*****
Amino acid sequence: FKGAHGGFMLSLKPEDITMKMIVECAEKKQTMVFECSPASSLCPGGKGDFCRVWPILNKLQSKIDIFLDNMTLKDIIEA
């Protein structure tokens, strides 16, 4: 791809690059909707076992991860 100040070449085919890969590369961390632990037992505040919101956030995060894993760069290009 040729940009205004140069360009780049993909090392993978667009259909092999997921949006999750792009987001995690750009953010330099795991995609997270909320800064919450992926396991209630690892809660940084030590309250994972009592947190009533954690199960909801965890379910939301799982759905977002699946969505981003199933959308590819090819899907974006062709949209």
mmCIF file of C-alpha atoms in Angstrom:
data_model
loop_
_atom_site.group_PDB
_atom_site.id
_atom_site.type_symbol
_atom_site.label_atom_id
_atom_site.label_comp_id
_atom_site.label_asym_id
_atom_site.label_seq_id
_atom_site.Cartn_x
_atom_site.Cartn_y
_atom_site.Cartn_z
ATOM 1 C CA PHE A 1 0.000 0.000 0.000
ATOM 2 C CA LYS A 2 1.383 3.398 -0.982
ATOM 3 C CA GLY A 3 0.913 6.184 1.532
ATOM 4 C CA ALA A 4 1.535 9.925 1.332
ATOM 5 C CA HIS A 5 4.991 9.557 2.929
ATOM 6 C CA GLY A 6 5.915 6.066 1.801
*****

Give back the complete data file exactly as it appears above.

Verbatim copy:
Amino acid sequence: FKGAHGGFMLSLKPEDITMKMIVECAEKKQTMVFECSPASSLCPGGKGDFCRVWPILNKLQSKIDIFLDNMTLKDIIEA
């Protein structure tokens, strides 16, 4: 791809690059909707076992991860 100040070449085919890969590369961390632990037992505040919101956030995060894993760069290009 040729940009205004140069360009780049993909090392993978667009259909092999997921949006999750792009987001995690750009953010330099795991995609997270909320800064919450992926396991209630690892809660940084030590309250994972009592947190009533954690199960909801965890379910939301799982759905977002699946969505981003199933959308590819090819899907974006062709949209």
mmCIF file of C-alpha atoms in Angstrom:
data_model
loop_
_atom_site.group_PDB
_atom_site.id
_atom_site.type_symbol
_atom_site.label_atom_id
_atom_site.label_comp_id
_atom_site.label_asym_id
_atom_site.label_seq_id
_atom_site.Cartn_x
_atom_site.Cartn_y
_atom_site.Cartn_z
ATOM 1 C CA PHE A 1 0.000 0.000 0.000
ATOM 2 C CA LYS A 2 1.383 3.398 -0.982
ATOM 3 C CA GLY A 3 0.913 6.184 1.532
ATOM 4 C CA ALA A 4 1.535 9.925 1.332
ATOM 5 C CA HIS A 5 4.991 9.557 2.929
ATOM 6 C CA GLY A 6 5.915 6.066 1.801